212. Memorandum From Colonel Lawrence J. Legere to the President’s Military Representative (Taylor)1


  • Deptel 1360 to Bonn (attached)2 on Documentation Within Berlin
Department telegram 1360 to Bonn (and other appropriate posts) is attached. The originators of the policy proposed in this message apparently believe that its logic rests on two pillars of support:
Our acceptance of the Wall meant de facto recognition of the end of free circulation in Berlin. Access to the Eastern Sector is not a vital interest; [Page 584] we will not shoot our way into East Berlin because, inter alia, it wouldn’t win the argument for us even if we did.
To practice self-denial is nobler than submitting to VOPO demands that our military personnel in uniform produce identification; besides, it salvages a little of the free circulation principle.
I question the logical sequence here. In fact, we may be failing to follow our reasoning through to its logical conclusion. If free circulation has been all but killed by the Soviets/GDR, why do we not administer the coup de grace ourselves by immediately declaring East Berlin “Off Limits” to all official US personnel? This move would have the following major advantages:
Assumption of the initiative, instead of holding our saliva until the Soviets/GDR ring the next change of bells.
Logical consistency.
Preclusion of inflammatory incidents.
Avoidance of the humiliation, sure to be recorded in technicolor, of having US uniformed soldiers submit even once to VOPO turnback.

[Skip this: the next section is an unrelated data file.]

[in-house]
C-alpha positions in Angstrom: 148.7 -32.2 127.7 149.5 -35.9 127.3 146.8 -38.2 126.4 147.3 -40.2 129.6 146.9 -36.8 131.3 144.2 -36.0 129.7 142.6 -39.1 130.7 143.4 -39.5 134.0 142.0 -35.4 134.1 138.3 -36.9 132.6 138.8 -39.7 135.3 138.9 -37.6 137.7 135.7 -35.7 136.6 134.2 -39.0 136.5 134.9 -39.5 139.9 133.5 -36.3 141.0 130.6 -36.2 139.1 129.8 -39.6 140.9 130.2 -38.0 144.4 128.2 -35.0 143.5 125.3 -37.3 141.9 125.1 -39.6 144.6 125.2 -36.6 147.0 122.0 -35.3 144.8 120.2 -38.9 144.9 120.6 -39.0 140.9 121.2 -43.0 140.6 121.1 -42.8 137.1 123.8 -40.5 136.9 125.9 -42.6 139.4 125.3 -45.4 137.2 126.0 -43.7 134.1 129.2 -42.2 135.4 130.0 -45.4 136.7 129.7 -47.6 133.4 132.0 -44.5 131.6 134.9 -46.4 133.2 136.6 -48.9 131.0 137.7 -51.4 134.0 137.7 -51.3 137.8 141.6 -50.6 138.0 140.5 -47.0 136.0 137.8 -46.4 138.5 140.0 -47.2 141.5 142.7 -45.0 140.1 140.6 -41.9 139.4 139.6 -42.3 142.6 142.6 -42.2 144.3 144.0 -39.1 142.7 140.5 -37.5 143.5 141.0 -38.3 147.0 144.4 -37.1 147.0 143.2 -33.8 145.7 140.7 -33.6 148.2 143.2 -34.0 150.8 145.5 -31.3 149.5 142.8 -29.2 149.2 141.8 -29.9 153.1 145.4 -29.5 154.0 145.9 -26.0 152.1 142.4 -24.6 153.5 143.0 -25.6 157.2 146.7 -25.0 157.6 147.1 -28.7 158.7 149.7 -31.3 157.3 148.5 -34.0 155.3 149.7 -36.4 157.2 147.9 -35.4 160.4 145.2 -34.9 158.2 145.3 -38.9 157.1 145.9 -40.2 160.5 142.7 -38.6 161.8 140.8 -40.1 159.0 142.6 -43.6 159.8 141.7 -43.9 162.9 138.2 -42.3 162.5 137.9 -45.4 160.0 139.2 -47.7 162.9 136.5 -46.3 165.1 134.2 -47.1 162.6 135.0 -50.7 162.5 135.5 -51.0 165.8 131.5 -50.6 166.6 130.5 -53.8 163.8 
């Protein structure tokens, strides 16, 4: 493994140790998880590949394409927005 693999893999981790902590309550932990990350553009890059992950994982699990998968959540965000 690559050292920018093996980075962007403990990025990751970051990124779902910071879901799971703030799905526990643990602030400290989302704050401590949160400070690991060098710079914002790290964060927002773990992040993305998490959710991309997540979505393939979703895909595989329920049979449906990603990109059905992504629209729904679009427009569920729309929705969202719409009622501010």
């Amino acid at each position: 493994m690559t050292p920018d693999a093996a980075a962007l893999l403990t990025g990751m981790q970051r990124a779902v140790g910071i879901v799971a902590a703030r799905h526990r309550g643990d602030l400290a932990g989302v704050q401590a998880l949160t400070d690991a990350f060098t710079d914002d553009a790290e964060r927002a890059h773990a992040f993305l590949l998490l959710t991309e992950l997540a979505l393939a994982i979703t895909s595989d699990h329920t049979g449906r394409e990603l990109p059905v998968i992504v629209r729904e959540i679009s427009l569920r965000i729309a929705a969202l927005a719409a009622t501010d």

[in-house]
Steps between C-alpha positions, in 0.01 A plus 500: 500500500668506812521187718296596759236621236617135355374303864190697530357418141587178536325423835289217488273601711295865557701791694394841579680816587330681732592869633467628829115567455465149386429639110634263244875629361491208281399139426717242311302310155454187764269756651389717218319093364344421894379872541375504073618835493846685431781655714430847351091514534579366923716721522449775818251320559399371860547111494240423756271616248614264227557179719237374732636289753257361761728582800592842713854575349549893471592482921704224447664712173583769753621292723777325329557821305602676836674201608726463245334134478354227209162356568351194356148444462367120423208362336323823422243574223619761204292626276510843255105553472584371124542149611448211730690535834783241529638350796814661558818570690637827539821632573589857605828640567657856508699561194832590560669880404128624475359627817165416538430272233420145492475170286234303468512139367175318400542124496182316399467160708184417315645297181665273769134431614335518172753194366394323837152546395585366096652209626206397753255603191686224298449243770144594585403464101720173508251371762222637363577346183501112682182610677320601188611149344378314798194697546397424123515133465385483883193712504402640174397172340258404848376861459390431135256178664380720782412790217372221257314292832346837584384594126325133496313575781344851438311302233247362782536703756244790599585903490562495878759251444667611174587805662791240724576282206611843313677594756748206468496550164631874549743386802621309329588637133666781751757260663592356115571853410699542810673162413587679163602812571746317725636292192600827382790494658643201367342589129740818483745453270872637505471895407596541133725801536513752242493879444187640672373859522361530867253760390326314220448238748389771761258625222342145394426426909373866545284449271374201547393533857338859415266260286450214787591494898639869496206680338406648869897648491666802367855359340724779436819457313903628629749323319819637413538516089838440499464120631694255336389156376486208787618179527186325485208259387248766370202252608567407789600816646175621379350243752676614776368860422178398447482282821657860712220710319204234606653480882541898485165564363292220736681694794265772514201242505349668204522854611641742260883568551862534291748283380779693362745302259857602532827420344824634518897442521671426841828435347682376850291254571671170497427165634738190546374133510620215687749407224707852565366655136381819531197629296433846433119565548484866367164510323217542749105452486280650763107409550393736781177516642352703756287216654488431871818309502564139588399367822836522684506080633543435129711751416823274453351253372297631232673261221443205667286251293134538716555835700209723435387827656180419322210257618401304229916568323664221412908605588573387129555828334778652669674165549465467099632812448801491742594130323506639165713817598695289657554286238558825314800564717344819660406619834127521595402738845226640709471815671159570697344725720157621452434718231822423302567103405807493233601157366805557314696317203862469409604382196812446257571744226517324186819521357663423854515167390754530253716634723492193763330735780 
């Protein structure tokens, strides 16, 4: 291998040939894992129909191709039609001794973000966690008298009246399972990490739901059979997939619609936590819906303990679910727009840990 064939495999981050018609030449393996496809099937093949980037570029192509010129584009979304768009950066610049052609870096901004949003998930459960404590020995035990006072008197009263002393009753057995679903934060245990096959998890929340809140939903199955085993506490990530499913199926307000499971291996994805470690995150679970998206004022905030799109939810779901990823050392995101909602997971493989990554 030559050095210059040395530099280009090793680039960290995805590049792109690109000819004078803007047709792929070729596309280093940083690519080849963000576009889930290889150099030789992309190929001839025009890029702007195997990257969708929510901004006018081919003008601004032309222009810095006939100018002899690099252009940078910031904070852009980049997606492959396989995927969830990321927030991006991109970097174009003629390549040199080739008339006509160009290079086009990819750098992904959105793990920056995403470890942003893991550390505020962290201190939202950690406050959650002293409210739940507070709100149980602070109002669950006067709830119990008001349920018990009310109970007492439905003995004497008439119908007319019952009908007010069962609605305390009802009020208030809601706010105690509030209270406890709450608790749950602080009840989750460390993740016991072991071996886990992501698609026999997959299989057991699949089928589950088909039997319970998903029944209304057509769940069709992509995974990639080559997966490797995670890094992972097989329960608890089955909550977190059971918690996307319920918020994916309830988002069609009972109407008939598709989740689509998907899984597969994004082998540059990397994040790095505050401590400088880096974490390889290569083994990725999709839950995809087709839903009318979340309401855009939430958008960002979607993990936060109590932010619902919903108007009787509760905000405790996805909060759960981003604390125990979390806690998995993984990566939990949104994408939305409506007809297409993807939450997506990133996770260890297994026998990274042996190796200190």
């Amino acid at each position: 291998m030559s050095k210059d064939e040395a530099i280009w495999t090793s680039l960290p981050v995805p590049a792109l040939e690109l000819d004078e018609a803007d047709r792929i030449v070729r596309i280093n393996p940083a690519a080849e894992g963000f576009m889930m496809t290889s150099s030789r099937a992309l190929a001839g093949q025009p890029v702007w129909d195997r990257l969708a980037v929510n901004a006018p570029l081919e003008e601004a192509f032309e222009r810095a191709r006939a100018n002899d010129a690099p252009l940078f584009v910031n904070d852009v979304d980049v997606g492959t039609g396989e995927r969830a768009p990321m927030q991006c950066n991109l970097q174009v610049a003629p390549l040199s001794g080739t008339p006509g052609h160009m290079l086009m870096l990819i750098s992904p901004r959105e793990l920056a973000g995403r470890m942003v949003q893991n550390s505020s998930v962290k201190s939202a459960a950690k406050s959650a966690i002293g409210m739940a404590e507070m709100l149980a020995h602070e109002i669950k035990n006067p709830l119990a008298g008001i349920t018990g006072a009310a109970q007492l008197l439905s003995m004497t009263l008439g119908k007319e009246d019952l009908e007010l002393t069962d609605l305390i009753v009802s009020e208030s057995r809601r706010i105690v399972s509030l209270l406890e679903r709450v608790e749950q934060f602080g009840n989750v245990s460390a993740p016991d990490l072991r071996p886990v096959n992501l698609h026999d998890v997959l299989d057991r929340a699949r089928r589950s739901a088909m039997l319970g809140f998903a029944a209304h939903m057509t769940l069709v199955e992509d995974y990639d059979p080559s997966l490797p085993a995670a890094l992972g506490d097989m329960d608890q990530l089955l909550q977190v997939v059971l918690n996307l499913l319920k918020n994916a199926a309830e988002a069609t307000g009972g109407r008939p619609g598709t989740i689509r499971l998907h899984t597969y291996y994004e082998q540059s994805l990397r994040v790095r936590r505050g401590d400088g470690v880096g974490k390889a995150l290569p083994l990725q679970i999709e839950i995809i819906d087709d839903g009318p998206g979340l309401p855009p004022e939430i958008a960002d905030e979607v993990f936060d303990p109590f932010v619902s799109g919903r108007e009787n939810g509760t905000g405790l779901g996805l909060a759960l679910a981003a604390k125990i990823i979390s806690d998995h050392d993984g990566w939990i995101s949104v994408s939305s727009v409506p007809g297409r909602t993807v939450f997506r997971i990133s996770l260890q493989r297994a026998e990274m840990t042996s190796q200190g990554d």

Dignified reservation for the conference table of our legal claim to the right of free circulation.

[1 paragraph (4 lines of source text) not declassified]

In my opinion General Clay would support the above move, although the record is not absolutely clear in so demonstrating. During October he favored armed escorts rather than permitting civilian officials to show identification, and he has several times spoken favorably of “self-denial” as a proud principle (e.g., Berlin 864 and 927).3 He has, however, said that “if the demand is made for military personnel to show identification, I would recommend that we deny ourselves entry . . . .” (Berlin 920. Underlining supplied.)4 This latter sentence does not necessarily envision a VOPO-US-military confrontation at the checkpoint, but it is at least ambiguous.
  1. Source: National Defense University, Taylor Papers, Box 38, 510 Partition of Berlin. Secret.
  2. Dated November 9. (Department of State, Central Files, 862.181/11-961) Not attached to the source text.
  3. Dated October 28 and November 11, respectively. (Ibid., 762.0221/10-2861 and 762.0221/11-361)
  4. Telegram 920 is printed as Document 202. The underlined text is printed here as italics; the ellipsis is in the source text.